I have had personal discussions with managers in six of their stores, all of who freely admitted that many people were dissatisfied with the card and that the company, being forcibly made aware of this, were hoping to make changes to the card usage.
 
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Aldaniti

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As I recently said on another thread, the RMT leadership took the decision to send a donation from their union membership coffers to the Scottish Socialist Party at the time of a General Election but how many of the RMT membership are in no way affiliated to that political party.
--- old post above --- --- new post below ---


When Marks and Spencer first launched their "Sparks" card, the young people in the store were only concerned with signing up as many people as possible without fully explaining the card to anyone. Many people thought it was like a Nectar card where accumulated points could then be offset against purchases.

No such thing. All it entailed was the more accumulated points you built up, you could "unlock" special offers....on items that you had no interest in whatsoever.

I have had personal discussions with managers in six of their stores, all of who freely admitted that many people were dissatisfied with the card and that the company, being forcibly made aware of this, were hoping to make changes to the card usage.

Yes, that coincides exactly with what I hear about it. I rejected the offer of a Sparks card when I was told that one of the main 'benefits' was that you would be allowed to buy non-food sale items a day before everyone else! Sometimes these retailers do take us for fools.
 
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ComUtoR

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It depends on how rigid your principles are and how you apply them.

I'm a union supporter but I'd never vote Labour. No way in hell.

My footie team has a Labour MP sitting on its board ! But it doesn't exclude me from supporting my team. I support my team but if I decided to not support them based on what individual views they held I doubt I'd support any football team.

Money is a difficult thing to base any core principle on. It's almost impossible to track. How many West Ham supporters are members of the BNP ? How many Starbucks employees are West Ham fans ? Either way the Club is receiving an income from a source that most likely you wouldn't agree with.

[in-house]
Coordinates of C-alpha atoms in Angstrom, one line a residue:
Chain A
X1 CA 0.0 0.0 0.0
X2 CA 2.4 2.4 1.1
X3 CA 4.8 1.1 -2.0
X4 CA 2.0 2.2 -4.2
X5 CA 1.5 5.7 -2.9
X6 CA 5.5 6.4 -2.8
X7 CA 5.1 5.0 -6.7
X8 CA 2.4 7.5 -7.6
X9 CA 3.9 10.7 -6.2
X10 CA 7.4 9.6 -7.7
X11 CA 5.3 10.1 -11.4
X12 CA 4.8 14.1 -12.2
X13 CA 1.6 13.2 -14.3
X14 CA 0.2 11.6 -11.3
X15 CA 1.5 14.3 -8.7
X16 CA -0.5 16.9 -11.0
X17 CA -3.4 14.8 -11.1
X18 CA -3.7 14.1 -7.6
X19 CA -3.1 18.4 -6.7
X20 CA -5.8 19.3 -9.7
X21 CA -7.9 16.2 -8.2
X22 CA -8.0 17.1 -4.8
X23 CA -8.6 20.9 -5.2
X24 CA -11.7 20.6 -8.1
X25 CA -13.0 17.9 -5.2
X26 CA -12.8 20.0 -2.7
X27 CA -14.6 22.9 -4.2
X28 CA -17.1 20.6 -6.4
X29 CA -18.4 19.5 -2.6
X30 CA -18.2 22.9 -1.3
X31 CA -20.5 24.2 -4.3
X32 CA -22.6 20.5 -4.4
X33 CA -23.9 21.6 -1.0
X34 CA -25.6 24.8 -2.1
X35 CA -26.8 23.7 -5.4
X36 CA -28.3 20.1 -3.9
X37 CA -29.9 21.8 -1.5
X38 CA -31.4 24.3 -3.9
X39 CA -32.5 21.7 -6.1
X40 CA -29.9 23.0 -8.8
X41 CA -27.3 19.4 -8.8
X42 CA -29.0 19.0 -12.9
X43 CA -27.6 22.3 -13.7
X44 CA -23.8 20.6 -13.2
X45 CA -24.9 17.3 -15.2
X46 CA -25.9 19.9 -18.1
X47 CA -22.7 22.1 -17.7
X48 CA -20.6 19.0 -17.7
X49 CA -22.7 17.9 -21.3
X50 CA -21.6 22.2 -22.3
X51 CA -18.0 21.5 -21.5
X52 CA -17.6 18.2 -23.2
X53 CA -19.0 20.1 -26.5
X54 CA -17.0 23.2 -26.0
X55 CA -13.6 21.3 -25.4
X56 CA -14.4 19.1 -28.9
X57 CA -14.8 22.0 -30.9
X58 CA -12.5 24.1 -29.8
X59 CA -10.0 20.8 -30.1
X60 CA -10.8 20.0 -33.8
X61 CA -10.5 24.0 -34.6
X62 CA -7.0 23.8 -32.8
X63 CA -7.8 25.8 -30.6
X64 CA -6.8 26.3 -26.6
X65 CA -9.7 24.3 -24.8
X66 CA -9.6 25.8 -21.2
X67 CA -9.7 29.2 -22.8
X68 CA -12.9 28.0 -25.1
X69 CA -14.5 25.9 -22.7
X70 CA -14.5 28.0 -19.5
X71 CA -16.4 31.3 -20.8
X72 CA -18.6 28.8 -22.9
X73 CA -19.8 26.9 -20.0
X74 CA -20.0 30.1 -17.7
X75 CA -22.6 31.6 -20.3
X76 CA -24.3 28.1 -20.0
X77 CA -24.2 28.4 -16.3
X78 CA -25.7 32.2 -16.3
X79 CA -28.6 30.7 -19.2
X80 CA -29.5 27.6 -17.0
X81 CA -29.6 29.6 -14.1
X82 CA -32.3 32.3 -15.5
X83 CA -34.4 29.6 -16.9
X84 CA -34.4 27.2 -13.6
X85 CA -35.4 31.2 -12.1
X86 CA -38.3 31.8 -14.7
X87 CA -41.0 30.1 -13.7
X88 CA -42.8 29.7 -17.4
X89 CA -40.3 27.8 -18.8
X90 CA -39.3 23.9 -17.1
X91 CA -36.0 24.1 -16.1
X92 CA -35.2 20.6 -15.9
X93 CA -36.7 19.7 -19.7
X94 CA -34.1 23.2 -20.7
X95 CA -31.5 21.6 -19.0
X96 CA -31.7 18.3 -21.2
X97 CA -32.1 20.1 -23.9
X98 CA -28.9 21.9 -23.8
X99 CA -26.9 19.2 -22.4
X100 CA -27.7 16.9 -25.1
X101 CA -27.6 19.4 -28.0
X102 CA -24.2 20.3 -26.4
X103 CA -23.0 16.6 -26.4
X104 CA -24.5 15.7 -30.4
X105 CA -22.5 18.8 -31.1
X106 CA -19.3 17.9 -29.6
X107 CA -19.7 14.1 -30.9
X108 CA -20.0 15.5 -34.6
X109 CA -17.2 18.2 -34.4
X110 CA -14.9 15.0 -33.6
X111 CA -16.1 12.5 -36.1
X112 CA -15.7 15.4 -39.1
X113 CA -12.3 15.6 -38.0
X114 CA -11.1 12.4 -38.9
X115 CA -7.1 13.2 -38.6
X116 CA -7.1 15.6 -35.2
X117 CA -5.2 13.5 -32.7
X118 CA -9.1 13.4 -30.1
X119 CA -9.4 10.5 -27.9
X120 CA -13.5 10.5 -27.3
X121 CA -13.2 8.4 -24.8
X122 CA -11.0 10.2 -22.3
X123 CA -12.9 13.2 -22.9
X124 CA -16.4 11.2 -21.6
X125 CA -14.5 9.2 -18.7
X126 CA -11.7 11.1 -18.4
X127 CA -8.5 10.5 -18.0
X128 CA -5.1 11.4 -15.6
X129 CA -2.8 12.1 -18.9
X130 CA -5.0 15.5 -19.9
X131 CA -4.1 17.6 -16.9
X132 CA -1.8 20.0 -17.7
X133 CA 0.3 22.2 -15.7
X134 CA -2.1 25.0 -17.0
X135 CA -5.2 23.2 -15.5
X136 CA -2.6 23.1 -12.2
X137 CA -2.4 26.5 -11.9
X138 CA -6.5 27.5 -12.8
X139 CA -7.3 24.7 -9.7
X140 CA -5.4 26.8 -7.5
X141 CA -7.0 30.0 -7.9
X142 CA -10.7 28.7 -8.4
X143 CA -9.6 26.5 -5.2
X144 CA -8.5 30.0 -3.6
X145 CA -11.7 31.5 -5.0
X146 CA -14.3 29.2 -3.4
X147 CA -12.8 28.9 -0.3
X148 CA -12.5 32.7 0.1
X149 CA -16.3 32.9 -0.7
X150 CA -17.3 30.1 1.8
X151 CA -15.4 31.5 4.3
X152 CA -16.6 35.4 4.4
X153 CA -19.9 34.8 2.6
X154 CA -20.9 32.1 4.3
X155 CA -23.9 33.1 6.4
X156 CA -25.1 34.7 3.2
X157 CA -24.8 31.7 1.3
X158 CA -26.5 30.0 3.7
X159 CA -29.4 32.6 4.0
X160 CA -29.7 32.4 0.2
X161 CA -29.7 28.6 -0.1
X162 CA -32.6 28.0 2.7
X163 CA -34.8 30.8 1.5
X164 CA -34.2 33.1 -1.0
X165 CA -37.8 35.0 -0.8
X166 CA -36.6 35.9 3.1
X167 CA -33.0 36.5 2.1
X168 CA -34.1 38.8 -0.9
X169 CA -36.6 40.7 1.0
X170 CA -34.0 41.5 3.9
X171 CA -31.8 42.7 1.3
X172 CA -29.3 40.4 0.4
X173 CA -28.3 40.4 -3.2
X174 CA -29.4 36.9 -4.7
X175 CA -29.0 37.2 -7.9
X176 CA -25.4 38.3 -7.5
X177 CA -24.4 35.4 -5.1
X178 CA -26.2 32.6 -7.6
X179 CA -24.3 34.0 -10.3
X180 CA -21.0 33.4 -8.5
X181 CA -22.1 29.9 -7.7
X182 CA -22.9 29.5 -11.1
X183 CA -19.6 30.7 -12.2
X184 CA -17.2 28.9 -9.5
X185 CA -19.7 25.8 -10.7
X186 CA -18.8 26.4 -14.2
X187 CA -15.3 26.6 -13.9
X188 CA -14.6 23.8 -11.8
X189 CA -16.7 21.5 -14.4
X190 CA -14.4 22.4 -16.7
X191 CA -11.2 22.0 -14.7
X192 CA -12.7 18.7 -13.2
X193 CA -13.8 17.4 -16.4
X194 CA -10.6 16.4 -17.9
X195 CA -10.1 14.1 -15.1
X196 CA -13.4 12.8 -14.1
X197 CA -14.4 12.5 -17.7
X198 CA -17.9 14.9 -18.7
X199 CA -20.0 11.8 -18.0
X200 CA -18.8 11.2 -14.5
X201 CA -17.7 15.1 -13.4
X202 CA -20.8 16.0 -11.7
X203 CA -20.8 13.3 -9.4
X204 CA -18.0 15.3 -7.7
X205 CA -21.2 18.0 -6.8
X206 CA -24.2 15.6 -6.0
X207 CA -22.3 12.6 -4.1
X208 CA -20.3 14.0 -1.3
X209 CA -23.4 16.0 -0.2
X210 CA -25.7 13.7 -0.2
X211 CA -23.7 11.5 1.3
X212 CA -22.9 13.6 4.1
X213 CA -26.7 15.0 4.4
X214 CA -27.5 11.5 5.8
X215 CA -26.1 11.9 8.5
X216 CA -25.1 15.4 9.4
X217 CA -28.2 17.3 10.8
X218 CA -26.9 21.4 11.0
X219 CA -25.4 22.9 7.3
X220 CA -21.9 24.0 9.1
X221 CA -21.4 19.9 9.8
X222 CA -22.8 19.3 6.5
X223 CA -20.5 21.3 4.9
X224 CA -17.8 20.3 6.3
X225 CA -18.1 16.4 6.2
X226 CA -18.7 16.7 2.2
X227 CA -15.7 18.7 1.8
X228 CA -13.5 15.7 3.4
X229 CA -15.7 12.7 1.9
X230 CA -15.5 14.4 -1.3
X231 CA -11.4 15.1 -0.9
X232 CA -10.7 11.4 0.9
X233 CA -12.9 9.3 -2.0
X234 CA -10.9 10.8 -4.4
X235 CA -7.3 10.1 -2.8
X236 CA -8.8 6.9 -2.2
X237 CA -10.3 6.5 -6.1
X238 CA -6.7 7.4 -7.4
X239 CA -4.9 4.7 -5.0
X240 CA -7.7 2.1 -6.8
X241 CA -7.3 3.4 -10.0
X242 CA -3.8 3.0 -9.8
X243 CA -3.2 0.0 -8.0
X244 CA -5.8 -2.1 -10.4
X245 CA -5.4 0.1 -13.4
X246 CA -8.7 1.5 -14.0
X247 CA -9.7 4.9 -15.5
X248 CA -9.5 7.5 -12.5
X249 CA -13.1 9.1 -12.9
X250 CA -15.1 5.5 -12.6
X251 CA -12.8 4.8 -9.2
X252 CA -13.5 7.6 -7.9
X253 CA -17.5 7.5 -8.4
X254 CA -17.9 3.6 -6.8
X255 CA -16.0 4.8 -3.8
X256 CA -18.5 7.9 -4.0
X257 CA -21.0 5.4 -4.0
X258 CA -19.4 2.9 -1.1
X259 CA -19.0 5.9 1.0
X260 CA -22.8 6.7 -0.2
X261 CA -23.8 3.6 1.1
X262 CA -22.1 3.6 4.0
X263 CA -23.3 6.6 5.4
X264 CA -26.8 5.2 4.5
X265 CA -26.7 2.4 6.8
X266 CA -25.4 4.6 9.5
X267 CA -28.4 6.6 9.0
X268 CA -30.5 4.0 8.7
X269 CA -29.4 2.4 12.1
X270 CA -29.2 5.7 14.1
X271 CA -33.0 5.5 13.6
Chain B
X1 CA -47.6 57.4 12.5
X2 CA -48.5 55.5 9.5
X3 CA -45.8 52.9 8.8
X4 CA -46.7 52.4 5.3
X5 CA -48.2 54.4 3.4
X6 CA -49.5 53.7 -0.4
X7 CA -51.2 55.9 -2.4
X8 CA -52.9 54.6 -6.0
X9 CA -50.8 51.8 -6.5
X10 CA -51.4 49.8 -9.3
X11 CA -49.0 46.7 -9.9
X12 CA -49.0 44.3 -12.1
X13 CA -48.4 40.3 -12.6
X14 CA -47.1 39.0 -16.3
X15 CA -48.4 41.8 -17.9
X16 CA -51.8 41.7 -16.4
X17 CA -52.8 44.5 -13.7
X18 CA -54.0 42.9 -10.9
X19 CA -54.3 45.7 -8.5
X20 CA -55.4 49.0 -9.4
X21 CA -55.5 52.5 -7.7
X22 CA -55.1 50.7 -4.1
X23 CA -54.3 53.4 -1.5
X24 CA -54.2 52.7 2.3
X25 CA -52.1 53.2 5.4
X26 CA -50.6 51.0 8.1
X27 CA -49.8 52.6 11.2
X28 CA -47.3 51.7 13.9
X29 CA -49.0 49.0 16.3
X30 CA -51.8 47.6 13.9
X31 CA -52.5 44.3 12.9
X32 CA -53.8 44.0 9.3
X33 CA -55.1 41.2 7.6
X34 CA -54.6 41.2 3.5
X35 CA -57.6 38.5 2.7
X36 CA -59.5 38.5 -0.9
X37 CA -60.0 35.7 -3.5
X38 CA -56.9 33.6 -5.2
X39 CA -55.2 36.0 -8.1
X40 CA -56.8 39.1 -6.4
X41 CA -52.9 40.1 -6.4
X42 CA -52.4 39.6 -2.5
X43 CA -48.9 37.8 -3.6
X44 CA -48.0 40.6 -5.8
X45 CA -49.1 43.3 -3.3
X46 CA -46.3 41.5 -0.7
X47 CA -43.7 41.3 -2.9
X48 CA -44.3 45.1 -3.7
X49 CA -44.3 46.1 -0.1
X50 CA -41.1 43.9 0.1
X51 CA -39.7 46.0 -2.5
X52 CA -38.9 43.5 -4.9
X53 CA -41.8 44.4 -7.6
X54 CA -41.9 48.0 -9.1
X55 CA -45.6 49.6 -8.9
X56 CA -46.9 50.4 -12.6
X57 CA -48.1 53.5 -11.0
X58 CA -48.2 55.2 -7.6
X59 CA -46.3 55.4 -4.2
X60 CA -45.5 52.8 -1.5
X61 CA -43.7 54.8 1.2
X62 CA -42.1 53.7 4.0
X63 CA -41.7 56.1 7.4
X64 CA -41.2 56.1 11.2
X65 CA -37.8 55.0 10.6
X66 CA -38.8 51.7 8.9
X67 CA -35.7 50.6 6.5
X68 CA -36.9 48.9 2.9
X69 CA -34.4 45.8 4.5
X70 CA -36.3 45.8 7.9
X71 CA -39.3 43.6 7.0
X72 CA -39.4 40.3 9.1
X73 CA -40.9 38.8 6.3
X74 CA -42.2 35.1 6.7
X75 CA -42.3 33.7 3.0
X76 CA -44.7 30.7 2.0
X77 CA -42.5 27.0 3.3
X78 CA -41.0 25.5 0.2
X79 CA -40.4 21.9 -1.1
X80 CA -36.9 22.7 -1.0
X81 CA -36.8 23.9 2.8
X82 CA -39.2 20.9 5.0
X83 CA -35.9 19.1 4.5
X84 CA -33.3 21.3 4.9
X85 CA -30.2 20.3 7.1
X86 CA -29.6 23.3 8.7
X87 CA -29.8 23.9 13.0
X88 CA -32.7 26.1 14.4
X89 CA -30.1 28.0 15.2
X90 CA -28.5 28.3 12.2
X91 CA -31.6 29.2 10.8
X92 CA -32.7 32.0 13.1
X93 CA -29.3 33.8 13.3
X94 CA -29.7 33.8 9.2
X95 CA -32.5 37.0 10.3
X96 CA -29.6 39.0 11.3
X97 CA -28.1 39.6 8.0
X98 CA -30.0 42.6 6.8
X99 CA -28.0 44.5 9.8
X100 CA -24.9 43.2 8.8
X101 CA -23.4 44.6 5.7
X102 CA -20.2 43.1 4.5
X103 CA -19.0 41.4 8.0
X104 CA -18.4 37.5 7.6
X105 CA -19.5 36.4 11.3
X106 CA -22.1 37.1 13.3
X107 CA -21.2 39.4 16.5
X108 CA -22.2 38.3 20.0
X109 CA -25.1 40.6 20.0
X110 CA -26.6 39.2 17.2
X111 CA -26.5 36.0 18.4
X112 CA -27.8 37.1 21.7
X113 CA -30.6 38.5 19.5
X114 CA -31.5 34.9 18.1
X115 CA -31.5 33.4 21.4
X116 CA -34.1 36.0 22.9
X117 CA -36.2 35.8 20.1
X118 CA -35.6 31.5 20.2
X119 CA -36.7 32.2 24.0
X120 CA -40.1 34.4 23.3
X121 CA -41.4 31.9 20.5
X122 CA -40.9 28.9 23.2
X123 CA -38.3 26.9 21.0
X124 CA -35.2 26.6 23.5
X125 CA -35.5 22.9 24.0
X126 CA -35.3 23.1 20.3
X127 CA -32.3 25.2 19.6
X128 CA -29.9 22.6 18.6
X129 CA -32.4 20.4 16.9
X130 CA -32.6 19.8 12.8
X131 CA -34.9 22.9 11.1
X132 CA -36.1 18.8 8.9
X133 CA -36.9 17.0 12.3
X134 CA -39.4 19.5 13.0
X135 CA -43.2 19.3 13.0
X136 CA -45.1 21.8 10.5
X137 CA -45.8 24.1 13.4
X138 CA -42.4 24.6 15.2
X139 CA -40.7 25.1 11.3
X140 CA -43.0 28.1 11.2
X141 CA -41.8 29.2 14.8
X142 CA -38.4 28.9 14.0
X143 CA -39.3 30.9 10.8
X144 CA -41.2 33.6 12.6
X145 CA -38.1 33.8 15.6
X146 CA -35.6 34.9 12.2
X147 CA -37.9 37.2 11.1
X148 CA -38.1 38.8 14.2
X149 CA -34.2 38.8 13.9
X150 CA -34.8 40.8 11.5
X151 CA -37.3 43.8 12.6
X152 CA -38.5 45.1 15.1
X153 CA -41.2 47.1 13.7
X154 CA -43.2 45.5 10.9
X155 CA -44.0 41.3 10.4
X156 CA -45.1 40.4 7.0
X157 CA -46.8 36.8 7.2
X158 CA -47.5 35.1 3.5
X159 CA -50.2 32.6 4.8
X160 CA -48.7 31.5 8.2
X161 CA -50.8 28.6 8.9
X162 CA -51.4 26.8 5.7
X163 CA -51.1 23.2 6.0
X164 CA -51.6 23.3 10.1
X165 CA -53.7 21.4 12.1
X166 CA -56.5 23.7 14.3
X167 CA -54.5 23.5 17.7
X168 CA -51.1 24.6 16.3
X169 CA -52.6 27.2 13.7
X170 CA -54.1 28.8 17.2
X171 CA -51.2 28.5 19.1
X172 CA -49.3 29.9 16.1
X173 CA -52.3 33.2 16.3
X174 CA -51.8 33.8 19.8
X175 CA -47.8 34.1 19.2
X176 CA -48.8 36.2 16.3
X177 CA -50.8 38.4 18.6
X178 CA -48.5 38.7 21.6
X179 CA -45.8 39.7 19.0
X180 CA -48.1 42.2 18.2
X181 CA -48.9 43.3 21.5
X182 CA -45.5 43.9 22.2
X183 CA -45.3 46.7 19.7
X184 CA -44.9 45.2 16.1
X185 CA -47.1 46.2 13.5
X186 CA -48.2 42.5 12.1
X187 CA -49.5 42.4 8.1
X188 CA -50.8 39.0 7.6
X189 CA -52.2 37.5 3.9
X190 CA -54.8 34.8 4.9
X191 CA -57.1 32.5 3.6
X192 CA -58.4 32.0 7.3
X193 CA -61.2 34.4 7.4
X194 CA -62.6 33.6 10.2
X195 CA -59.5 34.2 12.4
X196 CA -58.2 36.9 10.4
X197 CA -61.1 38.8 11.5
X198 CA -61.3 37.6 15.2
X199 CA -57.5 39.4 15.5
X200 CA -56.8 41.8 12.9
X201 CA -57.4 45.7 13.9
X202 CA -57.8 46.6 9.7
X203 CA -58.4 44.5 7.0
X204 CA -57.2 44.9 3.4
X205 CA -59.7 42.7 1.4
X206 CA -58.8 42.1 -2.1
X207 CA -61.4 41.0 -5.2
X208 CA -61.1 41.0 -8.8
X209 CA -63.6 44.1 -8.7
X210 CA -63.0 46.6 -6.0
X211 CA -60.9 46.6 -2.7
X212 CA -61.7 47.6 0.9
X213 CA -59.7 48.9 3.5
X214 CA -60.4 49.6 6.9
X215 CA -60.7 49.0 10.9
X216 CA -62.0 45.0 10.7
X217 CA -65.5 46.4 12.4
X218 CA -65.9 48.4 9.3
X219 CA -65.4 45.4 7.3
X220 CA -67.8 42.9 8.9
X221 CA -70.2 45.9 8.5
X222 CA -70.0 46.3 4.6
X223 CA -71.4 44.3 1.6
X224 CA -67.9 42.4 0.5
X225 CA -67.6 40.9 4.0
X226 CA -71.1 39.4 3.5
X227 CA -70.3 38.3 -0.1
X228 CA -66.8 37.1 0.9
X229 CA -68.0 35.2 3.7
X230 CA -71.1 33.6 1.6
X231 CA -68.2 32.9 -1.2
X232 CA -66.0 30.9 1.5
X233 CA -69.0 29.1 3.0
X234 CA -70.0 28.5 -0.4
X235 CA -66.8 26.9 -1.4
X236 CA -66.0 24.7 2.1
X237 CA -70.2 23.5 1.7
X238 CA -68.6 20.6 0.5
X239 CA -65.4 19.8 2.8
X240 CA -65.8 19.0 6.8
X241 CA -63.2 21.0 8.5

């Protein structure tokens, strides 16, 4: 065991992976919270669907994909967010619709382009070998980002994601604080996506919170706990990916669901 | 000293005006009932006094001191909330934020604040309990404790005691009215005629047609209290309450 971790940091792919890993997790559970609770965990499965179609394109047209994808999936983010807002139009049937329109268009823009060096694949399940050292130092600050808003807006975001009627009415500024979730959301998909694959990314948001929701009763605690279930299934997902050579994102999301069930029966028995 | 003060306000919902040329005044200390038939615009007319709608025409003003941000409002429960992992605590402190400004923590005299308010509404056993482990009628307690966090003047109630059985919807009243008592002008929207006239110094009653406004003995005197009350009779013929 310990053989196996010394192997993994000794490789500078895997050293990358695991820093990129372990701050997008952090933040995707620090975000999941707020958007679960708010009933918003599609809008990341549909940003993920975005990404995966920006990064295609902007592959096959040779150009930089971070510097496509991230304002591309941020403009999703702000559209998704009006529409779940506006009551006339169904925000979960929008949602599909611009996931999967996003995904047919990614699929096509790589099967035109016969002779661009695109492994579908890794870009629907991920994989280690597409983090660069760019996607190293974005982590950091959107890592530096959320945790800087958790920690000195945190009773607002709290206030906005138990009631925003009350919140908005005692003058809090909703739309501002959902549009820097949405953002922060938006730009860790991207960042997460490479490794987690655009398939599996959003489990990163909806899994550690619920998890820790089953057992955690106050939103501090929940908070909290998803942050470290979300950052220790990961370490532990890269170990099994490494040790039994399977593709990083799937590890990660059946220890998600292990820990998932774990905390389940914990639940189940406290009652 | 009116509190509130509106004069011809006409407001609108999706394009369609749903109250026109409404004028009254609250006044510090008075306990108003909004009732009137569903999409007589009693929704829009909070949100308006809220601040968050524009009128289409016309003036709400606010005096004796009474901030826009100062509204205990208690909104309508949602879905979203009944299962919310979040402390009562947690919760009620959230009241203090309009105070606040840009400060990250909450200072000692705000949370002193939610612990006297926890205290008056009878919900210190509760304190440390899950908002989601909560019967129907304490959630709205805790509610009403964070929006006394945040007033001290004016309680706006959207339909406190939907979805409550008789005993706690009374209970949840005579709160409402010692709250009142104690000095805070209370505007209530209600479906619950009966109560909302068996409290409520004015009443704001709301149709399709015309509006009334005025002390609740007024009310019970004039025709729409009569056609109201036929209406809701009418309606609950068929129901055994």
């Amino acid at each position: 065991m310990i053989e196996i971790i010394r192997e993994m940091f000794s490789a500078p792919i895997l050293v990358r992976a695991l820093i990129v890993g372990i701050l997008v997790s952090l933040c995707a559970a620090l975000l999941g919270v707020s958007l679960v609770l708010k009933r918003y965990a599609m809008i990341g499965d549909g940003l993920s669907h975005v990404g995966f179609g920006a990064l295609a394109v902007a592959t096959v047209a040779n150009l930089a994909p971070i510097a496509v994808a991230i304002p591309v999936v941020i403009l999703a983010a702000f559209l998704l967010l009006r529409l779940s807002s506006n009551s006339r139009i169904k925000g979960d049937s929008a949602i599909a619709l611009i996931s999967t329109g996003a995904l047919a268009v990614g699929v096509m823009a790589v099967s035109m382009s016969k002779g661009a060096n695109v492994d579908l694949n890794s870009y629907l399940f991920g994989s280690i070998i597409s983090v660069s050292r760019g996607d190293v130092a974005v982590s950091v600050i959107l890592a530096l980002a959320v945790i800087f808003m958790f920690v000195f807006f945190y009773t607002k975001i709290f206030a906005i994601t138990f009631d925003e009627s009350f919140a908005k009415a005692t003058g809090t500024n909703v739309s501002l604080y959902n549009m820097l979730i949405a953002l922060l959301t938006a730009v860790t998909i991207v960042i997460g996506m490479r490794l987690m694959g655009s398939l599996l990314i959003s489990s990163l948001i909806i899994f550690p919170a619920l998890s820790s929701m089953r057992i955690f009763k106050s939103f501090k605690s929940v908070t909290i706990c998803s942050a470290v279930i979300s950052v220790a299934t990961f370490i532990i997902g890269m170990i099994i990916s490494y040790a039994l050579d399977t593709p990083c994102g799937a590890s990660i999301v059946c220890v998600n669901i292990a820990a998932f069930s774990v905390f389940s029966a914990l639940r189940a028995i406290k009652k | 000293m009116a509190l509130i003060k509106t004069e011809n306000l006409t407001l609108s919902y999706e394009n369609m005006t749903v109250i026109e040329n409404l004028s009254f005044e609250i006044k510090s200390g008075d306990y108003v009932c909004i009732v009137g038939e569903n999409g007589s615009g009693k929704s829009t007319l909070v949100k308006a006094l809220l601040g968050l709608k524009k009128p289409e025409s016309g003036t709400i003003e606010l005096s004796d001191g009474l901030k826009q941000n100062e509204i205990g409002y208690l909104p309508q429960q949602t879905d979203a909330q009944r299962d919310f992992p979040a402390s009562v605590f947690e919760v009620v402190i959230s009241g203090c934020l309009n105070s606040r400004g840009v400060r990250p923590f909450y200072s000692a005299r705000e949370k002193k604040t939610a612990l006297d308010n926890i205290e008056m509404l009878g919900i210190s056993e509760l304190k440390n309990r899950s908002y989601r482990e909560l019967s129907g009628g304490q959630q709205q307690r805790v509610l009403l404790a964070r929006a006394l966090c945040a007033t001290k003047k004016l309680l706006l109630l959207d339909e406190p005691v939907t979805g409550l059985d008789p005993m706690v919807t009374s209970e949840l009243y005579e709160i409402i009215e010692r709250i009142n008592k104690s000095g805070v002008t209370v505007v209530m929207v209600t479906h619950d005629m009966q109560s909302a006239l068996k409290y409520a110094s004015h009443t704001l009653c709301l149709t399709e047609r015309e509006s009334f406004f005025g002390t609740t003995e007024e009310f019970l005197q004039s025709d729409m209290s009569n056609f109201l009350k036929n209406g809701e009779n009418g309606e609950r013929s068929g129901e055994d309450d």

West Ham undoubtedly pays its players and how many of those vote conservative or paid speeches, or party dinners, charity balls, etc etc. ?

What about the nice new stadium they have ? Would you say that has certain political motivation behind it ?
 

EM2

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Money is a difficult thing to base any core principle on. It's almost impossible to track. How many West Ham supporters are members of the BNP ? How many Starbucks employees are West Ham fans ? Either way the Club is receiving an income from a source that most likely you wouldn't agree with.

West Ham undoubtedly pays its players and how many of those vote conservative or paid speeches, or party dinners, charity balls, etc etc. ?

What about the nice new stadium they have ? Would you say that has certain political motivation behind it ?
It isn't about money per se, it's about ethics. I personally don't think Starbucks have any, and I think that the Conservative Party have very few (and that is not an argument for this thread). So, can I support a company (because that is what West Ham United is) that contributes to that?
On reflection, my connection to West Ham United has been part of my life than my knowing what the Conservative Party do, so I'm leaning towards that being the overriding factor. But still not sure...

As for the stadium, that's a different argument, but no, I don't think there's any political motivation there. West Ham offered to buy the stadium outright, pretty much as soon as the Olympic bid was announced, when the Mayor and Government were both Labour. That was refused, so they went through the bidding process the same as everyone else.